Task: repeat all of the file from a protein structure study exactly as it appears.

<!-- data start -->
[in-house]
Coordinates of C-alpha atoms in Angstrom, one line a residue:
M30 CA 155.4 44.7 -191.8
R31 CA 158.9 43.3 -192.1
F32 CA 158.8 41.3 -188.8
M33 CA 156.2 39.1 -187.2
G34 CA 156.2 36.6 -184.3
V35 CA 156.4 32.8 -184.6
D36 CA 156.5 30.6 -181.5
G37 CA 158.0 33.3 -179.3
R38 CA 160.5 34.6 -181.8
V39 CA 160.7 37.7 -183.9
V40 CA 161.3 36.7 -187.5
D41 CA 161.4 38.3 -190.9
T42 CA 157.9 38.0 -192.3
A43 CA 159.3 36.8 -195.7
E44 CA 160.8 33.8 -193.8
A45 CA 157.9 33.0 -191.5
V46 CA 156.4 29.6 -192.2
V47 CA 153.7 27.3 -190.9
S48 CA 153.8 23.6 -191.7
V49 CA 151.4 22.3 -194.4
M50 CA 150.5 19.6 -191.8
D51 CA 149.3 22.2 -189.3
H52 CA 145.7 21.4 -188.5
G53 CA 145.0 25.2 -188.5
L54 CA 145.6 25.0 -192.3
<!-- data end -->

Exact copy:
[in-house]
Coordinates of C-alpha atoms in Angstrom, one line a residue:
M30 CA 155.4 44.7 -191.8
R31 CA 158.9 43.3 -192.1
F32 CA 158.8 41.3 -188.8
M33 CA 156.2 39.1 -187.2
G34 CA 156.2 36.6 -184.3
V35 CA 156.4 32.8 -184.6
D36 CA 156.5 30.6 -181.5
G37 CA 158.0 33.3 -179.3
R38 CA 160.5 34.6 -181.8
V39 CA 160.7 37.7 -183.9
V40 CA 161.3 36.7 -187.5
D41 CA 161.4 38.3 -190.9
T42 CA 157.9 38.0 -192.3
A43 CA 159.3 36.8 -195.7
E44 CA 160.8 33.8 -193.8
A45 CA 157.9 33.0 -191.5
V46 CA 156.4 29.6 -192.2
V47 CA 153.7 27.3 -190.9
S48 CA 153.8 23.6 -191.7
V49 CA 151.4 22.3 -194.4
M50 CA 150.5 19.6 -191.8
D51 CA 149.3 22.2 -189.3
H52 CA 145.7 21.4 -188.5
G53 CA 145.0 25.2 -188.5
L54 CA 145.6 25.0 -192.3